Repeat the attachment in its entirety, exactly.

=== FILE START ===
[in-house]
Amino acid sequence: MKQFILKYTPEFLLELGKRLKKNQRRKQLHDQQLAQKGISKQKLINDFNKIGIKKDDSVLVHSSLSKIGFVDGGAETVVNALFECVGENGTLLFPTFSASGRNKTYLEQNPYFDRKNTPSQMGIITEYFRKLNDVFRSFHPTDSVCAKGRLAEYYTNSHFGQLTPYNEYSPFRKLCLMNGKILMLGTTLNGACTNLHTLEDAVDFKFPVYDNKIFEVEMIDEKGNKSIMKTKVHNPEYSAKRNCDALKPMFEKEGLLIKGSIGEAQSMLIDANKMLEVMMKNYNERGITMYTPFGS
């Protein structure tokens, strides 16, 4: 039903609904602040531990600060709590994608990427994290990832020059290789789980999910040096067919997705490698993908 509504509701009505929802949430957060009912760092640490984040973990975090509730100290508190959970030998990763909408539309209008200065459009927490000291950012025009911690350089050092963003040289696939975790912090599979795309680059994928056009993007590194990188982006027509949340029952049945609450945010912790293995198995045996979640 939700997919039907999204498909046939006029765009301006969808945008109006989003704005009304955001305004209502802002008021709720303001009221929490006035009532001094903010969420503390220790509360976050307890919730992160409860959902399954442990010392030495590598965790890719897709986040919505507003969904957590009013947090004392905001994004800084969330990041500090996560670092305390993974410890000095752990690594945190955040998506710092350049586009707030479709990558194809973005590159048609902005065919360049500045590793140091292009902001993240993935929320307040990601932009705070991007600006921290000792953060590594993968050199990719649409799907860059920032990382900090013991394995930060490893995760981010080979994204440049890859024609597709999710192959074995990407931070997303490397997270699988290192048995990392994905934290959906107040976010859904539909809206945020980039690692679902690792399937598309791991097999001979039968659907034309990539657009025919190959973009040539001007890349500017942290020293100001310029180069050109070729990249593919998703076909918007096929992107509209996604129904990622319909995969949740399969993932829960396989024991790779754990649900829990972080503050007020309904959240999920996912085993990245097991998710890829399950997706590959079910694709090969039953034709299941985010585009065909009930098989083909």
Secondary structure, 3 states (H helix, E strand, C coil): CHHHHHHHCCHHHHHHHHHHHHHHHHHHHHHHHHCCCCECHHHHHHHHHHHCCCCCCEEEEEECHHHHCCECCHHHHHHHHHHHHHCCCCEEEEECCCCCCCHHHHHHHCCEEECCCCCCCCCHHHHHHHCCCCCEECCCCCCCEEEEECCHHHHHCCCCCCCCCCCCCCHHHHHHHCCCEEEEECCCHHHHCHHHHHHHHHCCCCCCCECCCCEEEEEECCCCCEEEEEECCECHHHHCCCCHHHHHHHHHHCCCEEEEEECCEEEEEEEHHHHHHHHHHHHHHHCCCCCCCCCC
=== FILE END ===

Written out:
[in-house]
Amino acid sequence: MKQFILKYTPEFLLELGKRLKKNQRRKQLHDQQLAQKGISKQKLINDFNKIGIKKDDSVLVHSSLSKIGFVDGGAETVVNALFECVGENGTLLFPTFSASGRNKTYLEQNPYFDRKNTPSQMGIITEYFRKLNDVFRSFHPTDSVCAKGRLAEYYTNSHFGQLTPYNEYSPFRKLCLMNGKILMLGTTLNGACTNLHTLEDAVDFKFPVYDNKIFEVEMIDEKGNKSIMKTKVHNPEYSAKRNCDALKPMFEKEGLLIKGSIGEAQSMLIDANKMLEVMMKNYNERGITMYTPFGS
């Protein structure tokens, strides 16, 4: 039903609904602040531990600060709590994608990427994290990832020059290789789980999910040096067919997705490698993908 509504509701009505929802949430957060009912760092640490984040973990975090509730100290508190959970030998990763909408539309209008200065459009927490000291950012025009911690350089050092963003040289696939975790912090599979795309680059994928056009993007590194990188982006027509949340029952049945609450945010912790293995198995045996979640 939700997919039907999204498909046939006029765009301006969808945008109006989003704005009304955001305004209502802002008021709720303001009221929490006035009532001094903010969420503390220790509360976050307890919730992160409860959902399954442990010392030495590598965790890719897709986040919505507003969904957590009013947090004392905001994004800084969330990041500090996560670092305390993974410890000095752990690594945190955040998506710092350049586009707030479709990558194809973005590159048609902005065919360049500045590793140091292009902001993240993935929320307040990601932009705070991007600006921290000792953060590594993968050199990719649409799907860059920032990382900090013991394995930060490893995760981010080979994204440049890859024609597709999710192959074995990407931070997303490397997270699988290192048995990392994905934290959906107040976010859904539909809206945020980039690692679902690792399937598309791991097999001979039968659907034309990539657009025919190959973009040539001007890349500017942290020293100001310029180069050109070729990249593919998703076909918007096929992107509209996604129904990622319909995969949740399969993932829960396989024991790779754990649900829990972080503050007020309904959240999920996912085993990245097991998710890829399950997706590959079910694709090969039953034709299941985010585009065909009930098989083909």
Secondary structure, 3 states (H helix, E strand, C coil): CHHHHHHHCCHHHHHHHHHHHHHHHHHHHHHHHHCCCCECHHHHHHHHHHHCCCCCCEEEEEECHHHHCCECCHHHHHHHHHHHHHCCCCEEEEECCCCCCCHHHHHHHCCEEECCCCCCCCCHHHHHHHCCCCCEECCCCCCCEEEEECCHHHHHCCCCCCCCCCCCCCHHHHHHHCCCEEEEECCCHHHHCHHHHHHHHHCCCCCCCECCCCEEEEEECCCCCEEEEEECCECHHHHCCCCHHHHHHHHHHCCCEEEEEECCEEEEEEEHHHHHHHHHHHHHHHCCCCCCCCCC